I know what you’re thinking.
“Wait, David – that image is not of a queen – it’s body is too short and wings too long.”
Or maybe that’s not what you’re thinking.
I’ve been watching my hives over the last week and a half, trying to make sure my busy little friends are comfortable and well fed. More importantly, I’ve been making sure the queens were laying eggs so that I didn’t just spend a lot of money for no reason.
One hive is doing great – I see different stages of larvae on multiple frames, and I’ve seen the queen roaming her kingdom, gracing the common insect with her presence. The other hive, however, isn’t doing so hot. I haven’t seen the queen yet (I’ve looked through it multiple times), and I still don’t see any eggs or larvae. I called up Joel White, and he told me what to do: put a frame of brood from the thriving hive into the broodless one. The one rule was don’t transfer the queen.
This makes me nervous – this seems like a very advanced beekeeping skill, and in fact this is the way you split a hive. So, it’s something that I definitely want to learn – but not necessarily a week after I officially started. But – the other option was helplessly watch my bees work themselves to death with no babies rising to take their places – which didn’t seem very positive.
I lit my smoker (with a little trouble this time…), opened up the broodless hive, and gave it one more look to make sure I wasn’t simply missing the tiny eggs before. Still none. About 90% through this hive, my smoker died completely, so I had nothing to calm them with. I’d been relying pretty heavily on smoke in the past, but I didn’t have a lighter with me because my pocket lighter ran out of fuel, so I would either need to go to my barn to relight it (leaving the top off the hive for a while), or just keep chugging along with no smoke. I decided to see how they’d do sans-smoke. For the most part, I was surprised to find that they were almost as calm as when I smoke them – though I did have a few more bees sting my gloves than normal.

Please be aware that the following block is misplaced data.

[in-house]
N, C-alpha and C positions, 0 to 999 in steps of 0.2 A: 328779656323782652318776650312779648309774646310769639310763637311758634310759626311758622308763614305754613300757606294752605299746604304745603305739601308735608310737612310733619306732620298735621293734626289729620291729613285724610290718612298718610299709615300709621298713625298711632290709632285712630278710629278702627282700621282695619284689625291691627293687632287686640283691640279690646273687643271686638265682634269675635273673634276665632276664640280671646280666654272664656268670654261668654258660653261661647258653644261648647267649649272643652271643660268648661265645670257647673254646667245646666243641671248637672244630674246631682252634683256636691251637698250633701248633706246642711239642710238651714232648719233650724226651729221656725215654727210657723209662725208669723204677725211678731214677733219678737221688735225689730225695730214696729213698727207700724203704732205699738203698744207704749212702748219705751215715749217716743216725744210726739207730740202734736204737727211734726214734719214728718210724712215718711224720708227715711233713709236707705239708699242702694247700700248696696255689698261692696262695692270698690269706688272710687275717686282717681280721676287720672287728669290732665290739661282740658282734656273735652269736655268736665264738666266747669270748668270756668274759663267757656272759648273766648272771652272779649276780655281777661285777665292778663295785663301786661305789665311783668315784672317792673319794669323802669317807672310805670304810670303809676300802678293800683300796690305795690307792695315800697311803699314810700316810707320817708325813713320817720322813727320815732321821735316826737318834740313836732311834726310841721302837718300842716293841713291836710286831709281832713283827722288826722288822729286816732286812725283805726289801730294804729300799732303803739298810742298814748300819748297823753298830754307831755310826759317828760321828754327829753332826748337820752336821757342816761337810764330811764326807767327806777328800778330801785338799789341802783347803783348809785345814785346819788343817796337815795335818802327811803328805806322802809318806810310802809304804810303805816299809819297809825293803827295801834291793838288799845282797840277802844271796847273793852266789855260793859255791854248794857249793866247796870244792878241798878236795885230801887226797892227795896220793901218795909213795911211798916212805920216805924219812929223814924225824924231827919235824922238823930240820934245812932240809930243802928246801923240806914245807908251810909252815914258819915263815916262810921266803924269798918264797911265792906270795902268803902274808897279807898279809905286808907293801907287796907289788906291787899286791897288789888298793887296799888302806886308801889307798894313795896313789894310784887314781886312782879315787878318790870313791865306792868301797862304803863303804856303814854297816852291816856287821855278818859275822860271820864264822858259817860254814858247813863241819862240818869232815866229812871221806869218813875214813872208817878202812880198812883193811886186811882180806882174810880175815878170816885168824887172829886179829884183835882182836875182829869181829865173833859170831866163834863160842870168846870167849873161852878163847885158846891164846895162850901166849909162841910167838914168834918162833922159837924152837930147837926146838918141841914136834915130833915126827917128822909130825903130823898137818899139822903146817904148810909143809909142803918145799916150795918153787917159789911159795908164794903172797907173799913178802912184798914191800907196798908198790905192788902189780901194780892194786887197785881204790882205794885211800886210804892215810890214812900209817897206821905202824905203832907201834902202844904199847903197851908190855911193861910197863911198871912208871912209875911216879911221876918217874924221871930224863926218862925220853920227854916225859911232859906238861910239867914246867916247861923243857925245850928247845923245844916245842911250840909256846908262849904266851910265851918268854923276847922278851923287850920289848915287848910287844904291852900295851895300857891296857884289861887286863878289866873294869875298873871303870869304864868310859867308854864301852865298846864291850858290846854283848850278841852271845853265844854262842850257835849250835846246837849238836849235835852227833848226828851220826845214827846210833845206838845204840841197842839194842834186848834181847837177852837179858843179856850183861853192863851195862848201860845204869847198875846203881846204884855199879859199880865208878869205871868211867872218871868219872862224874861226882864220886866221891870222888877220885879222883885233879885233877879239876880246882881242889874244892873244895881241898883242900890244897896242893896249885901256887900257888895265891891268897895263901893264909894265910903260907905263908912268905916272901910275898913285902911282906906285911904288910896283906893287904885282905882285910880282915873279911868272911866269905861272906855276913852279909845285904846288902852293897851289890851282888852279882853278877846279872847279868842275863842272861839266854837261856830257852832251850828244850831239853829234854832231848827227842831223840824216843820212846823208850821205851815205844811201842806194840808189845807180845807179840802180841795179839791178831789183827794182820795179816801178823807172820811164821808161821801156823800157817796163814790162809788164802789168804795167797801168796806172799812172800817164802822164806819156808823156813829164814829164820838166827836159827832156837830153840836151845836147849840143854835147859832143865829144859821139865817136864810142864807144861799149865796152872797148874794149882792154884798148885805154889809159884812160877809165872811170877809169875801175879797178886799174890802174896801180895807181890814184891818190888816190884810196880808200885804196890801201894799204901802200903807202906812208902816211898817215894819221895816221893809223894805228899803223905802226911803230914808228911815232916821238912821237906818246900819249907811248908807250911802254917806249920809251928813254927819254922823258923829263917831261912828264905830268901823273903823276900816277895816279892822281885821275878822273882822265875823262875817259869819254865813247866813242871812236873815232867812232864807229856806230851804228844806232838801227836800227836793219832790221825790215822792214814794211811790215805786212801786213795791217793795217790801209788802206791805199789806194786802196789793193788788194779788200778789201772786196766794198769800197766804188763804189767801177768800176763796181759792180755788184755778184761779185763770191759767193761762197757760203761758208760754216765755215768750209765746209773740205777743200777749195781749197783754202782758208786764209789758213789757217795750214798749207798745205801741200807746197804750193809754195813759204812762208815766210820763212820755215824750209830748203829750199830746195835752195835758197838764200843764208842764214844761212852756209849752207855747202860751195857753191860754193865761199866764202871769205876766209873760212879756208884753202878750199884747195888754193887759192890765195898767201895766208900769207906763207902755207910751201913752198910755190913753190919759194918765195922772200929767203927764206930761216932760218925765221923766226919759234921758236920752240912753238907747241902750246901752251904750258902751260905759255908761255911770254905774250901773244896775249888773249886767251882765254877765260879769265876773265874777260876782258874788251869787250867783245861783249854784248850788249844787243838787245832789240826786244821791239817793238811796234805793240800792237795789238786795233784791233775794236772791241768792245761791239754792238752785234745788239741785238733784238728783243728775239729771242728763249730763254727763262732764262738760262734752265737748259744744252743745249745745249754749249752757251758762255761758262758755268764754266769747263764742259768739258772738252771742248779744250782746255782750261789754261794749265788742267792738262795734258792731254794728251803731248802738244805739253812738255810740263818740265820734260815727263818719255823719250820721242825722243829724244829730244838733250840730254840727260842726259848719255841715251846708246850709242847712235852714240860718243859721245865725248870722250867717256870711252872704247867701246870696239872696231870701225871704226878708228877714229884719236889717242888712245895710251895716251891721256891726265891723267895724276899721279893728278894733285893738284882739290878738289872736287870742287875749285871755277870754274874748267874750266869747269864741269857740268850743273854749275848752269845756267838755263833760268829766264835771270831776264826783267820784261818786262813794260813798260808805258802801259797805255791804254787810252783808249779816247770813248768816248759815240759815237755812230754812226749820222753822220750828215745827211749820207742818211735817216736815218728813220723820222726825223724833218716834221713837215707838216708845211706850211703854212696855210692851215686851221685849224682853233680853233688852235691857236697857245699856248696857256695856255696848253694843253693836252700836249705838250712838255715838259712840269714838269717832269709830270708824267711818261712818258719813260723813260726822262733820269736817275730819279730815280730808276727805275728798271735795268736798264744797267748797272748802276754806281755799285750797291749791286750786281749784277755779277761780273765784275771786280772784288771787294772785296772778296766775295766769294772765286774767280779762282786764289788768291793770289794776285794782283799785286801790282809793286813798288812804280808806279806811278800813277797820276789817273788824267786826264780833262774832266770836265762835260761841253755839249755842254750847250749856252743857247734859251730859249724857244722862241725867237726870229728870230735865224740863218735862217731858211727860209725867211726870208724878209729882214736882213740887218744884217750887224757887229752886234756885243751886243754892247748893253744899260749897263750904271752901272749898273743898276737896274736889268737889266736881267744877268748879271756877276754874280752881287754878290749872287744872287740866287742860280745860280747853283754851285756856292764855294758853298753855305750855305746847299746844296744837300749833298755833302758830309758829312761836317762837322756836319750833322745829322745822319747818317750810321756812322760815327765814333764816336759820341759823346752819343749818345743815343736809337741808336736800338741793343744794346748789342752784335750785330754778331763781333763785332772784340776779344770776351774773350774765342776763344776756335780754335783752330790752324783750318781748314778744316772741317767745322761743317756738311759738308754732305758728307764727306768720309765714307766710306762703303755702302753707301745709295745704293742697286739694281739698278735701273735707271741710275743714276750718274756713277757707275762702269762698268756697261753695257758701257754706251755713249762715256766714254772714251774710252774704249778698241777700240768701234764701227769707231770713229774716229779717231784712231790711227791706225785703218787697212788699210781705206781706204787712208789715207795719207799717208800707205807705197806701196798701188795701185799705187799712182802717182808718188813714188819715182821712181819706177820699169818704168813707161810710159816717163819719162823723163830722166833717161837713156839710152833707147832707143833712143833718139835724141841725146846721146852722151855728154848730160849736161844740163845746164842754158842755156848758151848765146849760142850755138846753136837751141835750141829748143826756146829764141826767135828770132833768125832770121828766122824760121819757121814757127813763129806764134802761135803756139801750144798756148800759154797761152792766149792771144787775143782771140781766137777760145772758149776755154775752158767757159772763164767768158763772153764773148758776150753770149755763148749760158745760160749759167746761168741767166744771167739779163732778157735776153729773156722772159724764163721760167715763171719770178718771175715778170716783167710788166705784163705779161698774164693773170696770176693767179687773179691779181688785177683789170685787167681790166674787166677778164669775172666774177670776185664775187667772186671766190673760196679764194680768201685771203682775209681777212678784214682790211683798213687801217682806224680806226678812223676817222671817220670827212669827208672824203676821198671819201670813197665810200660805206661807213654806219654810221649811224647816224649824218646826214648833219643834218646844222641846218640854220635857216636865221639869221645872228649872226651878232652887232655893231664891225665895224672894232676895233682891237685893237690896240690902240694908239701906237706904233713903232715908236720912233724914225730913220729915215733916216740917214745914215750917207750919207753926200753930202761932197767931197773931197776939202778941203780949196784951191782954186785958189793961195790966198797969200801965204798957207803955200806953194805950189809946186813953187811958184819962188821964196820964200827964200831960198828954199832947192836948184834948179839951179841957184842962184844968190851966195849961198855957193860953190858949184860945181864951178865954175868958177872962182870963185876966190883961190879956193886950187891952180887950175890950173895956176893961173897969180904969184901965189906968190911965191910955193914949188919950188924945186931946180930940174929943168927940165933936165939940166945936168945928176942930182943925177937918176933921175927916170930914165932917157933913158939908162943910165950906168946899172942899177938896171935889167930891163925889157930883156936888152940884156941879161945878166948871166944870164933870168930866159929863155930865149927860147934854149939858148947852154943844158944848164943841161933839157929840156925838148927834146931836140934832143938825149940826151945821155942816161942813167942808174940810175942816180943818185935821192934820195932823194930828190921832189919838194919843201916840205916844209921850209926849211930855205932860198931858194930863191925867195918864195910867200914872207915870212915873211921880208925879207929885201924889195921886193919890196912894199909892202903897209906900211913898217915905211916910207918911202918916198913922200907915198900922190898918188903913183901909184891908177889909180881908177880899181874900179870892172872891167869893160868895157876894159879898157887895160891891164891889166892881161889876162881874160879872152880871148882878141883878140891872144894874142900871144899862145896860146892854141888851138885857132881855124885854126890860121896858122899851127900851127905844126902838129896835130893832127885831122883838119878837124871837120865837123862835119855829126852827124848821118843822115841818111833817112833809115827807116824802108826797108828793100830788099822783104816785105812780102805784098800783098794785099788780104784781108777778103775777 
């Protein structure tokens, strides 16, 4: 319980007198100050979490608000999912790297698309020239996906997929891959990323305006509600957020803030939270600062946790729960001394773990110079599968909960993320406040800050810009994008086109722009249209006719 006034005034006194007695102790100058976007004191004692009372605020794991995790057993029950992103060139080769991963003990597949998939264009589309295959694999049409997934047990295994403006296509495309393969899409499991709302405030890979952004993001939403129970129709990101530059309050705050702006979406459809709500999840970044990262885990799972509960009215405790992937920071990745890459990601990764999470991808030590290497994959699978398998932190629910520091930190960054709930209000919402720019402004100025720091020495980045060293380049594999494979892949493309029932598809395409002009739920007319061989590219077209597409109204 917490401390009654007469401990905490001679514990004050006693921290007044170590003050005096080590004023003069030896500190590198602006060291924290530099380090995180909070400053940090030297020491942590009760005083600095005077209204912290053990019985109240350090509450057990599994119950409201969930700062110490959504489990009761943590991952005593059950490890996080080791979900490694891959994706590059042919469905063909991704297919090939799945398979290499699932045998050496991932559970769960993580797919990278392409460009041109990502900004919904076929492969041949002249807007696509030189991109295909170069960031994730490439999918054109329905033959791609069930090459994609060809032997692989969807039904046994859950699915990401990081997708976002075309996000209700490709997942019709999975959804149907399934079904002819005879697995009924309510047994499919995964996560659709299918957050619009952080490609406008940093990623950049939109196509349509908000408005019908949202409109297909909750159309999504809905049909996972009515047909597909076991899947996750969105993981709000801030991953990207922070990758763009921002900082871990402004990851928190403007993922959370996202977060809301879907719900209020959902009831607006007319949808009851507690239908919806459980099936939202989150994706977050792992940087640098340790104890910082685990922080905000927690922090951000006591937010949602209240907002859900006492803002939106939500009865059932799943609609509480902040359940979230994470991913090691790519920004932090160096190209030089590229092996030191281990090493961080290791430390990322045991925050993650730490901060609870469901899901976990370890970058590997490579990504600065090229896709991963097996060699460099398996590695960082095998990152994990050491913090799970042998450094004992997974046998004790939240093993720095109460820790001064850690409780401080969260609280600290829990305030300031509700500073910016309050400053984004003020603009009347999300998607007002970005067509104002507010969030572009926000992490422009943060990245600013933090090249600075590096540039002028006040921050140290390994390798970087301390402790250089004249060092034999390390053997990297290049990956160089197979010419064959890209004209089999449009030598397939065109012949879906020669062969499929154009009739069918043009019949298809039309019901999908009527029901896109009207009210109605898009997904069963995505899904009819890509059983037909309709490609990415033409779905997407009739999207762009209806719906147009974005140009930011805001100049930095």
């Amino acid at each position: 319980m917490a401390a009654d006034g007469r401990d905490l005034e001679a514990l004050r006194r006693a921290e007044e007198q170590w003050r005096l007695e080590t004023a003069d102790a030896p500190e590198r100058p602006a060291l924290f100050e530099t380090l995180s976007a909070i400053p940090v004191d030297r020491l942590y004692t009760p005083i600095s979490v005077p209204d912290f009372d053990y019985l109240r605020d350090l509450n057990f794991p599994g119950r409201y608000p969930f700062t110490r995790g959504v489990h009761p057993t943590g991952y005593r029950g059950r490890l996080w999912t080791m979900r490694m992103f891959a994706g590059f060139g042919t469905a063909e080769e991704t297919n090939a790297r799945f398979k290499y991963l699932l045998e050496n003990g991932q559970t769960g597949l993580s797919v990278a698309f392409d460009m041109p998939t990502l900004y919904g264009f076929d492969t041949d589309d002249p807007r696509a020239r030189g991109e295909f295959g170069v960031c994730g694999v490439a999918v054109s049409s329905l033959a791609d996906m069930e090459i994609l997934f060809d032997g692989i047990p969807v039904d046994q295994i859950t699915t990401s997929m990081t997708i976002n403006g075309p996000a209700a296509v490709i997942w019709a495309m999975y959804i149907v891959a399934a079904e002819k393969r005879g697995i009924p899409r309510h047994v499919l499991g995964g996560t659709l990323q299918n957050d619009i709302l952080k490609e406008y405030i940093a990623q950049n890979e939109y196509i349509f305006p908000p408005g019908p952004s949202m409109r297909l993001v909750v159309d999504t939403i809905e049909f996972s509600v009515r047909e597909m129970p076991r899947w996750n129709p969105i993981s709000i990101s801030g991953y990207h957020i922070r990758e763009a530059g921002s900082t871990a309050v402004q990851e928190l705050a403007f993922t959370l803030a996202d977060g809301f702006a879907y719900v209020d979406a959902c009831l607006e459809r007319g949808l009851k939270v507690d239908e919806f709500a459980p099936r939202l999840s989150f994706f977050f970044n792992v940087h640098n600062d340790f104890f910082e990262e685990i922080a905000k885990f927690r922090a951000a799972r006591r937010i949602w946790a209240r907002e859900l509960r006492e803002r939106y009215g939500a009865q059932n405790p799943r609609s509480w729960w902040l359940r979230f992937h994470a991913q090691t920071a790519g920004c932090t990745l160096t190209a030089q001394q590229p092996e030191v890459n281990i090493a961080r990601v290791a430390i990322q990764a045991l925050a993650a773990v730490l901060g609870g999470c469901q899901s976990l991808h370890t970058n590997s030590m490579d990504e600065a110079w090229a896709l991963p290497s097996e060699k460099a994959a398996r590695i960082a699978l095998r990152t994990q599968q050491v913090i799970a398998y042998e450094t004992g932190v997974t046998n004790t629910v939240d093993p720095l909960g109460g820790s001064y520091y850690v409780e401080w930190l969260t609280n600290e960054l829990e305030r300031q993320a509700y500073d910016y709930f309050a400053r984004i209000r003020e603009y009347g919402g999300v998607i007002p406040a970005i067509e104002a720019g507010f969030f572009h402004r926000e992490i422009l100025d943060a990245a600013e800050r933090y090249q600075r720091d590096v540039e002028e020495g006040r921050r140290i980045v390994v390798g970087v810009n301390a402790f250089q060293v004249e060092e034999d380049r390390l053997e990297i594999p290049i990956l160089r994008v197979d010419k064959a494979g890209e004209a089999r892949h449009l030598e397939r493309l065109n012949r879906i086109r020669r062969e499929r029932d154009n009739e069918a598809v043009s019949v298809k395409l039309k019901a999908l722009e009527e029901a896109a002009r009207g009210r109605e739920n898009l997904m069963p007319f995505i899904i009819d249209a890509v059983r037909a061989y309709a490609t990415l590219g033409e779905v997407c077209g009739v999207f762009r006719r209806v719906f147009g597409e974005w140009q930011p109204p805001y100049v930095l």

I went through the thriving hive, found a frame of brood, and brushed all the bees off. That was nerve-racking. If they weren’t already agitated, bristles the size of a house ripping them away from their work would probably do it. Again, though – they were surprisingly calm. Obviously they buzzed in anger, and some kamikazed themselves at the screen over my face, but considering the number of them that I forced off the frame, it was minimal.
After the frame was completely free of bees, I placed it in the other hive. I continued traversing the frames of the queened hive to make sure I wasn’t taking the only frame of brood, and saw the queen conversing with her subjects. I then replaced the stolen frame with a frame from the other hive – which they hadn’t even touched yet.
Again – uneventful. Still no stings (in my skin) or pain. I’ll be checking on the queenless hive in a few days to see if they’re rearing a new queen, and the other hive will probably need a super (box of frames) added, assuming they’ve drawn out that new frame I put in today.
I need to figure out a way to take pictures of my bees rather than relying on stock photography – but I don’t know that I have the coordination to hold a phone in one hand, and pounds of stinging insects in the other… One thing at at time!